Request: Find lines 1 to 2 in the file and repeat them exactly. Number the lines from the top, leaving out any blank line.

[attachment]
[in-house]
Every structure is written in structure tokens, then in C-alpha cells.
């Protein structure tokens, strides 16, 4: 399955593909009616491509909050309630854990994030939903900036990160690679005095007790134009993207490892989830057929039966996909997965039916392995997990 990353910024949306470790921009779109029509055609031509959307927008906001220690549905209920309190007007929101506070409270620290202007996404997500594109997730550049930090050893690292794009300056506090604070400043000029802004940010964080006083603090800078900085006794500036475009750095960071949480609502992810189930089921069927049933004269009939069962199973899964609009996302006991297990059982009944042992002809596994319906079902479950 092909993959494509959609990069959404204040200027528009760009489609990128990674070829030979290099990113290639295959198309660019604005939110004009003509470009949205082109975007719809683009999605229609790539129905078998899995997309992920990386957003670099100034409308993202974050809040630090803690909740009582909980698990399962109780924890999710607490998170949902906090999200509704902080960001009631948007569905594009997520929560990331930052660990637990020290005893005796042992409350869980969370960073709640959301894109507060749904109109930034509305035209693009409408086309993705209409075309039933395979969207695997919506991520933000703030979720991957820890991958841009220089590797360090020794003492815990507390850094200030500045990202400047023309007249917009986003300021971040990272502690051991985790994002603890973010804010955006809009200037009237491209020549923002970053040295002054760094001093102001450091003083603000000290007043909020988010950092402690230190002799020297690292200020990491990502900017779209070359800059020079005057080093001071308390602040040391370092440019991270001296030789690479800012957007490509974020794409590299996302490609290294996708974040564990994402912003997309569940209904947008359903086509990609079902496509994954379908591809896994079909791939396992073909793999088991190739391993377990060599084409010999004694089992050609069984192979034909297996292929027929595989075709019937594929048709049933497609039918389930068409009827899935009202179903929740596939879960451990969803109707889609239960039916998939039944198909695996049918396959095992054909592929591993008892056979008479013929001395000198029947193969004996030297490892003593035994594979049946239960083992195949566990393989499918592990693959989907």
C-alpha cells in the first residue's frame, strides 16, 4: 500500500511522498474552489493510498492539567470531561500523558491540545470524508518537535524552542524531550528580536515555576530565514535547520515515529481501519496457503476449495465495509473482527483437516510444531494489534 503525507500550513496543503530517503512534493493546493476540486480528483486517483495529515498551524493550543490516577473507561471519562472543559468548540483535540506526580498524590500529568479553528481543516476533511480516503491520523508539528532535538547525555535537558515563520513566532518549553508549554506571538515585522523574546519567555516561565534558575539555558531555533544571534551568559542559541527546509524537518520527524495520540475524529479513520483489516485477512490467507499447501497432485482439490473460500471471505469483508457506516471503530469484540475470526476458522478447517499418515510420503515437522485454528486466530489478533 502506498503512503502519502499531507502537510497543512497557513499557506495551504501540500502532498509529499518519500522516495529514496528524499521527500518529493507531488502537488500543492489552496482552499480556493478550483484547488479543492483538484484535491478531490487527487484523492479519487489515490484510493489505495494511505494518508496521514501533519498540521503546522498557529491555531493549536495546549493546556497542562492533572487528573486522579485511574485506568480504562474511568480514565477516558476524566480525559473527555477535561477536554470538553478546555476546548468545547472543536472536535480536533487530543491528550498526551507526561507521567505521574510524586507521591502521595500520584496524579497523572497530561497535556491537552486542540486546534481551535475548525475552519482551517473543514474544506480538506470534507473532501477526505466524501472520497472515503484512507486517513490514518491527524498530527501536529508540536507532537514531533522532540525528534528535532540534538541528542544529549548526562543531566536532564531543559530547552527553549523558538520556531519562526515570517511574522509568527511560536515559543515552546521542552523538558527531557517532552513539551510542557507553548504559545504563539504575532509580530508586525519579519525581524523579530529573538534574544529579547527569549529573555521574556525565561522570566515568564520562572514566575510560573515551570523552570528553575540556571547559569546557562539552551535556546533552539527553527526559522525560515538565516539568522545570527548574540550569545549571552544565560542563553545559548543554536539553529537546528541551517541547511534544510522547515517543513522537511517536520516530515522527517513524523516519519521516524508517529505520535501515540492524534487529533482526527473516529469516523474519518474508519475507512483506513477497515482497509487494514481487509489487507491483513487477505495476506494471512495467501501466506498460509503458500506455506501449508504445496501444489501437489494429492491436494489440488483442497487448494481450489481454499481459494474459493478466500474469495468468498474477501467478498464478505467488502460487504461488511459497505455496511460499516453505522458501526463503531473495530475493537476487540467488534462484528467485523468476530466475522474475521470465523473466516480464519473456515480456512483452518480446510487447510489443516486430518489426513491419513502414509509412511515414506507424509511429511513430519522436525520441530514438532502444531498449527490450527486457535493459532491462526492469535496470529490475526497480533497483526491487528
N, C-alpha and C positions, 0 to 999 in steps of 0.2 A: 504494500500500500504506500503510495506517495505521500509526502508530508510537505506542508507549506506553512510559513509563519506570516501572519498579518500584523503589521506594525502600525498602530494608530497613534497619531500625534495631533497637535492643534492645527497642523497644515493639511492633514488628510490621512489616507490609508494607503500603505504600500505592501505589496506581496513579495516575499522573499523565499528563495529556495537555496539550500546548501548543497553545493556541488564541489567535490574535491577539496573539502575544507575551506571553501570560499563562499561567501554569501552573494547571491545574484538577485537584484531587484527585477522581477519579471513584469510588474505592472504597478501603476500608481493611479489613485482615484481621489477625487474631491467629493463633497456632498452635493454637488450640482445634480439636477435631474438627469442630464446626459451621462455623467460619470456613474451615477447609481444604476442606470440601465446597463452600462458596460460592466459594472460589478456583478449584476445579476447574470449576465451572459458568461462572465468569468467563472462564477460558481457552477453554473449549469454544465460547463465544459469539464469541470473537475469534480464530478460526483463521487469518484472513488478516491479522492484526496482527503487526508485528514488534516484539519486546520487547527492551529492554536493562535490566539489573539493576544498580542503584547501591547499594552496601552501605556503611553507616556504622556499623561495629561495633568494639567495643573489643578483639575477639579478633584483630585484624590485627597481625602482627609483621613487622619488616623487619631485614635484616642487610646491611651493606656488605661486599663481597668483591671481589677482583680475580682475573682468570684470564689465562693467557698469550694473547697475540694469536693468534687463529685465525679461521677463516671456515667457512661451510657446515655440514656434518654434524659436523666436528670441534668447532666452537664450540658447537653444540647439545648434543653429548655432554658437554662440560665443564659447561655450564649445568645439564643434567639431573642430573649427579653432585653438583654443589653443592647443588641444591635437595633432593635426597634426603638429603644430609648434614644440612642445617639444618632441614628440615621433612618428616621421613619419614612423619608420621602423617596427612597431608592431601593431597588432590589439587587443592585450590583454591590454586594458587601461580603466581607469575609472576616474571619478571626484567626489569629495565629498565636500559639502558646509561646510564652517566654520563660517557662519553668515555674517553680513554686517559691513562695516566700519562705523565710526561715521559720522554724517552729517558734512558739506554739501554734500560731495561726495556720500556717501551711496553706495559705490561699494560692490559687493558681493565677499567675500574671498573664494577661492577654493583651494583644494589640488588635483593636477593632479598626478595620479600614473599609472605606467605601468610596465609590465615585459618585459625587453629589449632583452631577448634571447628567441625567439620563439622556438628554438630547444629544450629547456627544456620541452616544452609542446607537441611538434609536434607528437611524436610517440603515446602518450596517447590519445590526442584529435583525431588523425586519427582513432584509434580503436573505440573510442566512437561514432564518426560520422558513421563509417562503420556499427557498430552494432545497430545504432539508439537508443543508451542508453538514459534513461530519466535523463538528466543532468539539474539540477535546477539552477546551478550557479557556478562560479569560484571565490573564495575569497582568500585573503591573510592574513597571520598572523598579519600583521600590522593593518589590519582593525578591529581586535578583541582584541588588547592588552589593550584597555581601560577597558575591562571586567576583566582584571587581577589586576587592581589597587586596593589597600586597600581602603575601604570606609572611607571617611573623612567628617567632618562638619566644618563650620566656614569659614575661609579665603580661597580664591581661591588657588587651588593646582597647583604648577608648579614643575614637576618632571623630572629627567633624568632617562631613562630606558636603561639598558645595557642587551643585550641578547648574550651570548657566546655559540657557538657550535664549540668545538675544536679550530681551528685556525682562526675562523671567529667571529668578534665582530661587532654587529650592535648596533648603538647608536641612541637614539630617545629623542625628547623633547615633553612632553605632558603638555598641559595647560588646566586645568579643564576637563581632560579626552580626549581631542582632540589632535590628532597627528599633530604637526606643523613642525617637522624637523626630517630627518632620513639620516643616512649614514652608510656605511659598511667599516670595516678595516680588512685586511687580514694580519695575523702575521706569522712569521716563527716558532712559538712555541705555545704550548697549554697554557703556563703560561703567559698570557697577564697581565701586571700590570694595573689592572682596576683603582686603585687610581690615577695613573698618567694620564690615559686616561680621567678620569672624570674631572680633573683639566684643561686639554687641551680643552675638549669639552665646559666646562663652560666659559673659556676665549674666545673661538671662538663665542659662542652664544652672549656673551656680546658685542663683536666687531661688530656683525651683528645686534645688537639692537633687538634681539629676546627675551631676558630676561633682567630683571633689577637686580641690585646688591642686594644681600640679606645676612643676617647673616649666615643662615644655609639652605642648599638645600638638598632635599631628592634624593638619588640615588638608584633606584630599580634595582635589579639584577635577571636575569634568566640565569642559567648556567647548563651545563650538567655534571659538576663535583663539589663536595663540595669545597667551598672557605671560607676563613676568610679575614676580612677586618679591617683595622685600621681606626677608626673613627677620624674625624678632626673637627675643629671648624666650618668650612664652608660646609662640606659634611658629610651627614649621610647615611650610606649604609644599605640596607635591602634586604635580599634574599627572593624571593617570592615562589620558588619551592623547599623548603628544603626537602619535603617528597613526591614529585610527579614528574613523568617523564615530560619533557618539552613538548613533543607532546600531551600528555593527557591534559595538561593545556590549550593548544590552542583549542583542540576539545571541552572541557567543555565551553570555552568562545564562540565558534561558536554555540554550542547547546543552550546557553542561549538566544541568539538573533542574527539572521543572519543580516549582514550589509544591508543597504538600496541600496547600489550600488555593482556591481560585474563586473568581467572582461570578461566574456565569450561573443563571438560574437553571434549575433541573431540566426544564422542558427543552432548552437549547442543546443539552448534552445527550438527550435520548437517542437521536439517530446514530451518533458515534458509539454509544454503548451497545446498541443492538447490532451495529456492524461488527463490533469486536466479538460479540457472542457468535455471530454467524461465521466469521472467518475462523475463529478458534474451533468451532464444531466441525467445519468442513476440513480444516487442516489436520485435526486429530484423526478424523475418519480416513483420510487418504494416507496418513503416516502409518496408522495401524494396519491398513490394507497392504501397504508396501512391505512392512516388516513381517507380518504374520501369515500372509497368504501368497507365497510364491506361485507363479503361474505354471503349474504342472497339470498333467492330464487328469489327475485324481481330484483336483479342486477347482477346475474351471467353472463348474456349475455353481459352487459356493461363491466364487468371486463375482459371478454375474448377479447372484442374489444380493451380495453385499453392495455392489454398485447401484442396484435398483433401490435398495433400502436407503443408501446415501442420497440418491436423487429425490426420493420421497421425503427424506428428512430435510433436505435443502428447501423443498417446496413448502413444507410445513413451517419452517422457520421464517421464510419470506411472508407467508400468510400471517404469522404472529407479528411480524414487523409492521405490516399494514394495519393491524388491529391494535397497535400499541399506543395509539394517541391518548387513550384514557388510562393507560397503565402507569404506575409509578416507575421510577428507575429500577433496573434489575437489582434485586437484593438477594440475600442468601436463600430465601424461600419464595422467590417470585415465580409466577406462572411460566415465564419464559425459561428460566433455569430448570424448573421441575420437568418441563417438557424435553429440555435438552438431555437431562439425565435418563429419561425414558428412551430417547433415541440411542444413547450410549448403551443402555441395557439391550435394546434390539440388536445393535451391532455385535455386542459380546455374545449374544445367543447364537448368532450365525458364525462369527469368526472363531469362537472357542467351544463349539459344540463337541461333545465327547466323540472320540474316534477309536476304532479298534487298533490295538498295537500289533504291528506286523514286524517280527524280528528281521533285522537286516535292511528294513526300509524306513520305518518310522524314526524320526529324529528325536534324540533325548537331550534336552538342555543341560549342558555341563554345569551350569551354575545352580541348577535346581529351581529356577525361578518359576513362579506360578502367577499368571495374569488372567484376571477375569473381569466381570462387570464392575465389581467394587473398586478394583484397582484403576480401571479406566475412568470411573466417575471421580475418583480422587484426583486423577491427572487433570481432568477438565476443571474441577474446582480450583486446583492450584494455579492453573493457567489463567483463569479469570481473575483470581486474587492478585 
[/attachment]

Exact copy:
[in-house]
Every structure is written in structure tokens, then in C-alpha cells.